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Wednesday, 29 August, 2001, 01:05 GMT 02:05 UK
Racism conference undermined by division
By diplomatic correspondent Barnaby Mason
Bitter arguments marked the preparations for the UN World Conference Against Racism in the South African city of Durban.
An event designed to come to terms with deep rooted prejudices and resentments seems in danger of merely exacerbating them.
The most difficult issues to resolve are slavery and the Israeli-Palestinian conflict.
The Durban conference is supposed to be a landmark in the struggle against racism.
The UN High Commissioner for Human Rights, Mary Robinson, who is in charge of the proceedings, says there is a deep hurt felt in many parts of the world at the lack of recognition of the impact of mass slavery and the exploitation of colonialism.
She has called for language that solemnly recognises this, saying it is nearly impossible to shape a new future if old wounds are still open.
The discussions in two preparatory meetings have made it abundantly clear they still are.
The most obvious and topical wound has been reopened by the violence of the last few months between Israelis and Palestinians.
Israel's response to the second Palestinian uprising, in particular to the latest wave of suicide bomb attacks, has returned the Middle East atmosphere to something reminiscent of the 1970s.
It was then that the UN General Assembly passed a resolution equating Zionism with racism, which was only overturned in 1991.
Pressing for condemnation
Arab countries and others at first tried to get the same language into the Durban declaration.
That has been dropped - but Islamic states have proposed a text referring to the "racist practices of the occupying power" and "racial discrimination against the Palestinians".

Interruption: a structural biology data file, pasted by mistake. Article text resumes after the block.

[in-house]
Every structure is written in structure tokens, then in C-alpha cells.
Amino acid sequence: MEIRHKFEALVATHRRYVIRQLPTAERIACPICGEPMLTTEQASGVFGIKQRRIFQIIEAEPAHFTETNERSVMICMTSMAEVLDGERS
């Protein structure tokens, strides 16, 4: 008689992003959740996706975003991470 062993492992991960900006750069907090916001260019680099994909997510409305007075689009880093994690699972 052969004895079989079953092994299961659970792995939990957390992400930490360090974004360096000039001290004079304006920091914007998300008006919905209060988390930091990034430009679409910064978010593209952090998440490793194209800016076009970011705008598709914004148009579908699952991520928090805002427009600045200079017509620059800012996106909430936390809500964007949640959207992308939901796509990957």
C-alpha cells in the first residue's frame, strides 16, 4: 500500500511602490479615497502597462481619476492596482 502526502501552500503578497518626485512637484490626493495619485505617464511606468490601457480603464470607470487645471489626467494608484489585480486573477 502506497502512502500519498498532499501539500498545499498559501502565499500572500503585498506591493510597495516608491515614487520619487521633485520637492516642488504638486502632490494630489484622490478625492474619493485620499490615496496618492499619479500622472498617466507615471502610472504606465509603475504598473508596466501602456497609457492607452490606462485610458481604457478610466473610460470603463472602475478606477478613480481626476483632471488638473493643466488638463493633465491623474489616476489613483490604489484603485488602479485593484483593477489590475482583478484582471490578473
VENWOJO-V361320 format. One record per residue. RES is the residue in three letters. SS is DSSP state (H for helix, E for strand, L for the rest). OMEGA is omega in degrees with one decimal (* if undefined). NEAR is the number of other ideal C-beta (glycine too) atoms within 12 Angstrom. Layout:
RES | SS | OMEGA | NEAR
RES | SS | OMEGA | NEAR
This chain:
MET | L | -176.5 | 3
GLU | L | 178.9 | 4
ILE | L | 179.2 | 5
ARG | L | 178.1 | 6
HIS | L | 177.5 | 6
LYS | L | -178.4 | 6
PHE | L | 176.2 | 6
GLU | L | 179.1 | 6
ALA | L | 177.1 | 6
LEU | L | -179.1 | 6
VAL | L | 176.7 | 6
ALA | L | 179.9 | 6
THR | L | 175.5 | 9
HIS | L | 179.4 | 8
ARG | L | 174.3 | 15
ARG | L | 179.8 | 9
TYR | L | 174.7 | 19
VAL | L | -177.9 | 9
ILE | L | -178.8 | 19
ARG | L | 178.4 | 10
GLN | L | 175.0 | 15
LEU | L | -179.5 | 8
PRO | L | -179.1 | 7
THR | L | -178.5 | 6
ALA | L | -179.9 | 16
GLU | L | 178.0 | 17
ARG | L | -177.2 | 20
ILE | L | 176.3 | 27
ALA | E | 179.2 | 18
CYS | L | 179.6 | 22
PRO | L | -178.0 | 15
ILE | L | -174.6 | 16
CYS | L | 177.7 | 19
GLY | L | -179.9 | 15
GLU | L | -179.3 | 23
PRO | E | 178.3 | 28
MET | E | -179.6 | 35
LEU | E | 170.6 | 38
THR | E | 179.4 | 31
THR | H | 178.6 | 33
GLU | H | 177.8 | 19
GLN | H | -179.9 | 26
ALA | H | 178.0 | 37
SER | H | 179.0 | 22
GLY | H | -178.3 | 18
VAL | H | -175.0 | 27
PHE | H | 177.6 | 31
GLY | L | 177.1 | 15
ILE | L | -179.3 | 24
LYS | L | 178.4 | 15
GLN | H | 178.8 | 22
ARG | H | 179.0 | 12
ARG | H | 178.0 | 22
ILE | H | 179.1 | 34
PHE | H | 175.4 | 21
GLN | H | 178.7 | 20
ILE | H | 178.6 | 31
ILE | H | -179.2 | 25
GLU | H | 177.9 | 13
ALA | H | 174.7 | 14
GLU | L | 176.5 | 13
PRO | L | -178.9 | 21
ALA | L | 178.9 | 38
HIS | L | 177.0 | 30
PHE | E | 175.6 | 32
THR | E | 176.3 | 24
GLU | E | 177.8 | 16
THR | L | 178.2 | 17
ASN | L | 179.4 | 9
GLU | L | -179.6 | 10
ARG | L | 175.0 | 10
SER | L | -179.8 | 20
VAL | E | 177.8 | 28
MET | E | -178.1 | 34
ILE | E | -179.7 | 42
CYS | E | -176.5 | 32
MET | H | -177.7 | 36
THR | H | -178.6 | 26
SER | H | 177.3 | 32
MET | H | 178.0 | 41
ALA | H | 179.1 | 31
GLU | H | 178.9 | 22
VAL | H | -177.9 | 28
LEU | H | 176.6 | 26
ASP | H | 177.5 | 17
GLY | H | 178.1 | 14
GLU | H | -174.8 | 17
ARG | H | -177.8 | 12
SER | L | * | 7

The Arab League is pressing for a similar condemnation.
Anything that singles out Israel in this way is rejected by the Americans as well as the Israelis.
American Secretary of State Colin Powell is not going to Durban, mainly because what Washington calls offensive language about Israel.
Britain's Chief Rabbi, Jonathan Sacks, says he is boycotting the conference in protest at draft texts that denigrate the Holocaust and spotlight Israel as guilty of crimes against humanity.
The European Union has not made its position clear, but British officials say the conference should avoid language on any subject that points the finger at a particular state.
Informal discussions are still going on.
One way out, according to a Western official who did not want to be identified, might be to include a condemnation of both anti-Semitism and Islamaphobia - that would presumably satisfy nobody.
The argument over slavery seems equally hard to resolve.
Everyone is happy to condemn it and the appalling suffering inflicted over the centuries on Africans in particular.
But African governments and human rights campaigners want to go much further.
They are demanding an apology for the historic injustice of the slave trade, which they say should be recognised as a crime against humanity.